Grim reaper or gentle giants?

10 Jun

Therizinosaurs were some of the true freaks of the dinosaur world. I mean that in the nicest possible way for something that looked like the sick offspring of a giant chicken and Freddie Kruger. Perhaps the weirdest things about them were these long, scythe-like claws, that although may have seemed deadly, probably weren’t unless you were a particularly scrummy looking piece of foliage. That’s right, these cousins of tyrannosaurs and other theropods used their wicked sickle-claws for trimming hedges for food.

Flandersaurus?

Flandersaurus?

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Your bite or mine?

28 May

It rises from the dark waters like some behemoth from the deep, and lets out a blood-curdling roar. It’s feeding time. One of the most iconic scenes from Jurassic Park III is where the long-snouted, sail-backed giant theropod dinosaur Spinosaurus emerges from underwater to try, yet again, to eat our beleaguered rabble of misfortunates. It’s always been the way these dinosaurs have been portrayed, including one of Spinosaurus’ close cousins Baryonyx from the UK. With their long snouts, bulbous tips, and pointy teeth, it’s often been thought that spinosaurid dinosaurs were quite a lot like modern crocodiles. But how much of this is true?

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Last dinosaur of its kind found in the land that time forgot

15 May

In terms of iconic dinosaurs, the gargantuan sauropods are certainly up there. Along with the mostly meat eating-theropods, and herbivorous and often armoured ornithischians, they form one of the three major groups, or clades, of dinosaurs, and were the biggest animals to ever walk this Earth.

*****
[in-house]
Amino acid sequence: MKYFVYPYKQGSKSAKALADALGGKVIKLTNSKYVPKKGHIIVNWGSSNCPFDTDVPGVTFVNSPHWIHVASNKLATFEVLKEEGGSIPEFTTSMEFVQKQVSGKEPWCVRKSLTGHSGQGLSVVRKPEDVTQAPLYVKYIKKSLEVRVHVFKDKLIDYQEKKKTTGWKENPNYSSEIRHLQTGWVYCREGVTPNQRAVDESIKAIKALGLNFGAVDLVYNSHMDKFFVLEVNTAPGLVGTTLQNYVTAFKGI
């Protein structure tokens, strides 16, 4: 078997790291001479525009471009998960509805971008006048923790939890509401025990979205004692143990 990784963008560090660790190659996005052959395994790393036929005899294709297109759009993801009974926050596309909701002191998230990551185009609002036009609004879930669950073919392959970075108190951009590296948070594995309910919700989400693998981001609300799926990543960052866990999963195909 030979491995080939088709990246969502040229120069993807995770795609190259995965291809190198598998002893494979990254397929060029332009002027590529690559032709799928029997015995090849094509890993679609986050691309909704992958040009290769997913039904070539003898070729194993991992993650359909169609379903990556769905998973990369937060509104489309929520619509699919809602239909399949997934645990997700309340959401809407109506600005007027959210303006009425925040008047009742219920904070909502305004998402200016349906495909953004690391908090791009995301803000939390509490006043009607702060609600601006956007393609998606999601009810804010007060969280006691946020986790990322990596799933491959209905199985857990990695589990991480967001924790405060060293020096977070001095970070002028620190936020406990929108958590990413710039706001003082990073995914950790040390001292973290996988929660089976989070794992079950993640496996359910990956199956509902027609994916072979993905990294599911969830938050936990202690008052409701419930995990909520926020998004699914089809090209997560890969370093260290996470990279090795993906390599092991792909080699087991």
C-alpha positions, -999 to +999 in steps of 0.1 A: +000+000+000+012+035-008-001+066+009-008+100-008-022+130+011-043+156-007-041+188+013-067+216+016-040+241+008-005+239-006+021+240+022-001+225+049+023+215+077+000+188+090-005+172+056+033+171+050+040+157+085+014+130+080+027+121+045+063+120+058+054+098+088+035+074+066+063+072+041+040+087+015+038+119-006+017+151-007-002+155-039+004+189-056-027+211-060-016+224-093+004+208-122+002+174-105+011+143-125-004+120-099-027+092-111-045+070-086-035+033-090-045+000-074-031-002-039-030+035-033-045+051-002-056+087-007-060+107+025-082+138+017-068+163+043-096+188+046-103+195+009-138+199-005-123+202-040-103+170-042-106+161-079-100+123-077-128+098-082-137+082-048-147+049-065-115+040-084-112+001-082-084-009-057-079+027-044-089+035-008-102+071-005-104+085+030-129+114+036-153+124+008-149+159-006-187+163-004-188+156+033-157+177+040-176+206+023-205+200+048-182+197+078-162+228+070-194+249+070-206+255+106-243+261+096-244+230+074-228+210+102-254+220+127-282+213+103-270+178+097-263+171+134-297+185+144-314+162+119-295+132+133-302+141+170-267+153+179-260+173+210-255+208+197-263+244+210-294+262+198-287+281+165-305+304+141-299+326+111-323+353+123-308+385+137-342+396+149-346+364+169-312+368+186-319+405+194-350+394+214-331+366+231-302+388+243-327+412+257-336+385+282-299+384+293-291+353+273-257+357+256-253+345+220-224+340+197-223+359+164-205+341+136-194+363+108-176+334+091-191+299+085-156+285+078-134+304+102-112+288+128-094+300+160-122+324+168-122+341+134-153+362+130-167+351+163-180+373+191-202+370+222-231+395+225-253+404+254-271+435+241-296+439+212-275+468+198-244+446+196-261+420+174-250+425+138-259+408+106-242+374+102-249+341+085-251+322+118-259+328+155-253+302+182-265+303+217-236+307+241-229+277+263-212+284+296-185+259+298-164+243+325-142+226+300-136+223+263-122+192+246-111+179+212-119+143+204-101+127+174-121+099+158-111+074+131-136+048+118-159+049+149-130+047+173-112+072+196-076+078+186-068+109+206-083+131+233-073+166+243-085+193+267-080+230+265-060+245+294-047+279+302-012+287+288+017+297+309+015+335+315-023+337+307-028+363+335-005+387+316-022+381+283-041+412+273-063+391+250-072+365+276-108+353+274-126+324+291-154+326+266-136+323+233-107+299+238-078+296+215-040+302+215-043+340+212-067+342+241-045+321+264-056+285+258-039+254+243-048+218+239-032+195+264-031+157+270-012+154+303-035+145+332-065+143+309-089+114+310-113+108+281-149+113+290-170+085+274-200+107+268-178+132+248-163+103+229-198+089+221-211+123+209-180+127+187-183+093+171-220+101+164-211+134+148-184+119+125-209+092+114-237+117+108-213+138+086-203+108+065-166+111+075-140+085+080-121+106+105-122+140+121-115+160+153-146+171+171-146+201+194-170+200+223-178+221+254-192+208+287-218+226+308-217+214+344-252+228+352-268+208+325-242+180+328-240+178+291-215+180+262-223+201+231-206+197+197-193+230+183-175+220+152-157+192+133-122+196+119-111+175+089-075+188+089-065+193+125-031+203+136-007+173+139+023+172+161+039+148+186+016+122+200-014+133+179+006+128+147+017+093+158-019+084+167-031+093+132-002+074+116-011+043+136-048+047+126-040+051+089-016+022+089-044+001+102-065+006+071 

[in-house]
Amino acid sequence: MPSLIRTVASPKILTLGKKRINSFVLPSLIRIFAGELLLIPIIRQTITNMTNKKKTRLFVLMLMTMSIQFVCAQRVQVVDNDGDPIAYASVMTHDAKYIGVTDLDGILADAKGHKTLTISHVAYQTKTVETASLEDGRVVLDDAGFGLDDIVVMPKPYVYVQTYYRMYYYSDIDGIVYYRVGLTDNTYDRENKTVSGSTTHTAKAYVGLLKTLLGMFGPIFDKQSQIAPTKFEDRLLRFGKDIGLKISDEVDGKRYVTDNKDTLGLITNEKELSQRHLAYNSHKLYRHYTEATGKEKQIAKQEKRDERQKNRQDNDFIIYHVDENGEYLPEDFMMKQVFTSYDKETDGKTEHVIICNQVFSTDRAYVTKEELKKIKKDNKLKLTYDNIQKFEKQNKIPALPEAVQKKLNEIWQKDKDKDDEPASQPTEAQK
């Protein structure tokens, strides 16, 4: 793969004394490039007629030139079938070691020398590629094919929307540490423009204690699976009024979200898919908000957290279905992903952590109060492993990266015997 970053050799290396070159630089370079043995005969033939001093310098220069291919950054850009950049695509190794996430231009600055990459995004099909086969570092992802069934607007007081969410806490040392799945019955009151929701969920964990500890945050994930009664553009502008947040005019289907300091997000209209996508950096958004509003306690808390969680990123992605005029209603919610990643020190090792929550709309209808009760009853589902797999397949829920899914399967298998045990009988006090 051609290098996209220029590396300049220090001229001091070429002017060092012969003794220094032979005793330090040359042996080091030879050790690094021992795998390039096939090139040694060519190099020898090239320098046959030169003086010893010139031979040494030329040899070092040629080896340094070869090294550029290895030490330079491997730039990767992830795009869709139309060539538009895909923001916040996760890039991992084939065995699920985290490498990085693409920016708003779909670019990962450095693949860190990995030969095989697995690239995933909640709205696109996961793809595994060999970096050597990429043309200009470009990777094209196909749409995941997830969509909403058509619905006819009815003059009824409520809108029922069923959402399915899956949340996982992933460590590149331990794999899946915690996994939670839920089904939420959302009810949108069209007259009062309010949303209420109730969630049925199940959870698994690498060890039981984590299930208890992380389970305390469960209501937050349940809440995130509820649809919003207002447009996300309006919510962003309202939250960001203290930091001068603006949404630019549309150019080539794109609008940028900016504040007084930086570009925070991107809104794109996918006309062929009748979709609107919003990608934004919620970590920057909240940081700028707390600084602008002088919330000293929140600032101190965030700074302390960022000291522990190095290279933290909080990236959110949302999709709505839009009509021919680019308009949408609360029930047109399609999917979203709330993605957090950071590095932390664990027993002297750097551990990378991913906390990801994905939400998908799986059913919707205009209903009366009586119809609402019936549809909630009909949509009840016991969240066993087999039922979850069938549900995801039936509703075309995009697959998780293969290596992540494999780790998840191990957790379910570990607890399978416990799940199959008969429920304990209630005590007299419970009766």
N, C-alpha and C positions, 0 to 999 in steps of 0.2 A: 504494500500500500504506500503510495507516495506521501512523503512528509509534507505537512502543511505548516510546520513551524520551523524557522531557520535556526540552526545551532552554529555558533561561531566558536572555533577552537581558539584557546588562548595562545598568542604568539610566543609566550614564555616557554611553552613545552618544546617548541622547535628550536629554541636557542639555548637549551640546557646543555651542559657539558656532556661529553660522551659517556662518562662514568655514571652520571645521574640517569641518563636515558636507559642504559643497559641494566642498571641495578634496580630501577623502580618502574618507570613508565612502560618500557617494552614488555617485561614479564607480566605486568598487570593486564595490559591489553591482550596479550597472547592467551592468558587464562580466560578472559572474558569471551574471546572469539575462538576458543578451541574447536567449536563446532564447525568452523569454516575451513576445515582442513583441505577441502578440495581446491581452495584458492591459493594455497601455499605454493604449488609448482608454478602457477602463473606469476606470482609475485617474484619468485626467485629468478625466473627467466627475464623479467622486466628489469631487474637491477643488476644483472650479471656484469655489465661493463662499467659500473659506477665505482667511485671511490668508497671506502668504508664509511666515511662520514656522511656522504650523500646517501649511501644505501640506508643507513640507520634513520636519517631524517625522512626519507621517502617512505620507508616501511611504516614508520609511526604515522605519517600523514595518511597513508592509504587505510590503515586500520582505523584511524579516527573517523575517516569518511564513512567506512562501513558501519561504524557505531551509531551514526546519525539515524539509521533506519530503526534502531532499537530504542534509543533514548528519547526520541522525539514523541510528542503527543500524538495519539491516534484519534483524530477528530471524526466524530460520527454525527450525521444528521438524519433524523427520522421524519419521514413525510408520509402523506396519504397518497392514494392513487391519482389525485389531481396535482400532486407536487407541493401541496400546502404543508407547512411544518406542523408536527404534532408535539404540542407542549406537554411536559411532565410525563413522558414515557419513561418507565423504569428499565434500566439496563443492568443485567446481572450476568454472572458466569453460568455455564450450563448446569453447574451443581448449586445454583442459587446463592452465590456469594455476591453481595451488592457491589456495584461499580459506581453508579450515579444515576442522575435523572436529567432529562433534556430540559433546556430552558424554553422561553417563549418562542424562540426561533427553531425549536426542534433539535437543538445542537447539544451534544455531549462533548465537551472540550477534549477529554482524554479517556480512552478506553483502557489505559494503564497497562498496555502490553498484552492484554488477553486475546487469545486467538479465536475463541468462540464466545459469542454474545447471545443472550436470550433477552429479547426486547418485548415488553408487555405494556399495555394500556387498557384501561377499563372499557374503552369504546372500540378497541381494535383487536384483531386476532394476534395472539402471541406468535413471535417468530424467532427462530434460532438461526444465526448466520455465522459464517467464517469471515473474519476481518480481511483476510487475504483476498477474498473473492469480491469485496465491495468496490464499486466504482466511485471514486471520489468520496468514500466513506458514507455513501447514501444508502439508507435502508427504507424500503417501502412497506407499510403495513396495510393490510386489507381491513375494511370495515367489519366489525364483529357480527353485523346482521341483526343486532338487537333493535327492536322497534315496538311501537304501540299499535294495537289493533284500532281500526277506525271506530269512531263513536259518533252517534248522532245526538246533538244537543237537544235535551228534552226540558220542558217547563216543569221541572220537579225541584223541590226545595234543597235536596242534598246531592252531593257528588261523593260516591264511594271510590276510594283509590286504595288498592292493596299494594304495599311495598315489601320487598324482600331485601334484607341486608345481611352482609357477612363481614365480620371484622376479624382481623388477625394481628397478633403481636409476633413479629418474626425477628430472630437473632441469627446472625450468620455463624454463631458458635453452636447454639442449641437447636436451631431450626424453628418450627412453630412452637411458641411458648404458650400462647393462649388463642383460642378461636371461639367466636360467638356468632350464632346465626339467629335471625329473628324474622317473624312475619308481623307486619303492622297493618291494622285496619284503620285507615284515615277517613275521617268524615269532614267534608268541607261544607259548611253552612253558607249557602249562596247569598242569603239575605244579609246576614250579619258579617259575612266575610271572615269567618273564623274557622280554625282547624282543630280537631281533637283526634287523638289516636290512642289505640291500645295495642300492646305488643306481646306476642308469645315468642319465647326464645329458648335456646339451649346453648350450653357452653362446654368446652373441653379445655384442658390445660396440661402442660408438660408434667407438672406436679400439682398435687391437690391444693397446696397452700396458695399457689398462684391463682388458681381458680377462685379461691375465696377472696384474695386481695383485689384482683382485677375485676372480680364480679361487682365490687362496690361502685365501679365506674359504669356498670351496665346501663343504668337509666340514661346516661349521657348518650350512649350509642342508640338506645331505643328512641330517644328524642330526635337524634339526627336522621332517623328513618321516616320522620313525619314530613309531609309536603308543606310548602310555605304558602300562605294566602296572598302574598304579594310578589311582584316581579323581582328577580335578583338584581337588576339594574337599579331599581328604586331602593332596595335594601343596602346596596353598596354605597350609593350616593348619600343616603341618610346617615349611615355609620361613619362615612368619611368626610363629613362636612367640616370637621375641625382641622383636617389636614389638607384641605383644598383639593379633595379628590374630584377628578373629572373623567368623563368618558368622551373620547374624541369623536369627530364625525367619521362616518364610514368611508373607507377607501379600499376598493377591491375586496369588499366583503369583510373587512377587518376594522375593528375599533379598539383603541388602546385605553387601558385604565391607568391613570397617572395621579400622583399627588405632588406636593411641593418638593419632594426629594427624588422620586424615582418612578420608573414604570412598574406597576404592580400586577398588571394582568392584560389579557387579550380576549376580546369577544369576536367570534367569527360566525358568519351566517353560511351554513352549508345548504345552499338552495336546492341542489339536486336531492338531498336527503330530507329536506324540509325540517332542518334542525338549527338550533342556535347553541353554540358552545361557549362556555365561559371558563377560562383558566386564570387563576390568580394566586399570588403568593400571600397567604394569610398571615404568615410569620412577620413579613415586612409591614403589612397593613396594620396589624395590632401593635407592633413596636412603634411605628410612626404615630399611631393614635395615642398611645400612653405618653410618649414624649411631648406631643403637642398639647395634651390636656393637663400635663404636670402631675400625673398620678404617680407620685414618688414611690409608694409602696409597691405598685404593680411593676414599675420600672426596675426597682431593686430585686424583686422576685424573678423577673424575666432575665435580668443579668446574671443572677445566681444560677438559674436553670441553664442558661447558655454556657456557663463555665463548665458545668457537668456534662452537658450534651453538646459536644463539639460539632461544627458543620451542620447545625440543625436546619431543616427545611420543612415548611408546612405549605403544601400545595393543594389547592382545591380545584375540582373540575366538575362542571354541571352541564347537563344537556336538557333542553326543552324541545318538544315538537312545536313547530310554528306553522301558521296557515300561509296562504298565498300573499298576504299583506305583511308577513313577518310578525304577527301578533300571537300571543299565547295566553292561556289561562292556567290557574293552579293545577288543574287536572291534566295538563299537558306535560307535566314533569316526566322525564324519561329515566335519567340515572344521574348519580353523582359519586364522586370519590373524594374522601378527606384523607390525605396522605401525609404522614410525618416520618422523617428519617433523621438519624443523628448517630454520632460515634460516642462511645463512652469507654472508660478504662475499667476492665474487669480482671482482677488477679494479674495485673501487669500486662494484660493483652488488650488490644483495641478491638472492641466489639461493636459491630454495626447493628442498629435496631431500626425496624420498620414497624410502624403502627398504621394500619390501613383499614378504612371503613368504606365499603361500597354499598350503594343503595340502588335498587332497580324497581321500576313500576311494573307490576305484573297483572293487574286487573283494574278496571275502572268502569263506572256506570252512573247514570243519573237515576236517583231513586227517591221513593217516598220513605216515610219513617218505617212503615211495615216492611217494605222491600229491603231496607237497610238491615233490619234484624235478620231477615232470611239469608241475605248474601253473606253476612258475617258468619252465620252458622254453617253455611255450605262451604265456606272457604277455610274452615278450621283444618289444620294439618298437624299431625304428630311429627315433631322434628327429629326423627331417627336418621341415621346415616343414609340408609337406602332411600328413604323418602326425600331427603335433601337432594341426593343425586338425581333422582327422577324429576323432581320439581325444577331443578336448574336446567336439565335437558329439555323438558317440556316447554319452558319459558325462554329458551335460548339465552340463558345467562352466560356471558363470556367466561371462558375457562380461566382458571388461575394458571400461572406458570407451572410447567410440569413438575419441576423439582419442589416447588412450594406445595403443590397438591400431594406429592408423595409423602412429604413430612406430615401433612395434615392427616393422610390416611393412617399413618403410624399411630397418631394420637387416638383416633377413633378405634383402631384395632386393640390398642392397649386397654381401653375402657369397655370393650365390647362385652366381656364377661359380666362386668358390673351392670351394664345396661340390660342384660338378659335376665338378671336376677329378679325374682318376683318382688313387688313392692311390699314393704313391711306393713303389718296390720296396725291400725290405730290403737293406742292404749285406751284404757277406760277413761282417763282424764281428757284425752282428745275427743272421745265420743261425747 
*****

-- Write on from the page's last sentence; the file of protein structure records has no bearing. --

The end of the Jurassic period, some 145 million years ago, was a pretty important time for sauropods. Their diversity was already in decline through some of the latter part of the Jurassic, but it seems that they were hit pretty badly at the Jurassic/Cretaceous (J/K) boundary, in an extinction event that may have been quite severe among land and marine-dwelling animals.

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Social Media and the Seven Twitter Accounts

12 May

“Postpublication peer review on social media is like the mosh pit at a punk rock conference. It’s fast, uncoordinated, a lot less subtle, more in your face, and involves a few more risks.’

Peer review is the cornerstone of scientific legitimacy – it is the process where research is analysed by your professional peers. Traditionally, this has been conducted before the publication of an article. However, with the advent of the digital age of communications, particularly with regards to social media and the advent of ‘Web 2.0′, things are beginning to change. We now have systems in place where not just experts, but anyone, can comment on and evaluate research at many stages of the research publication process.

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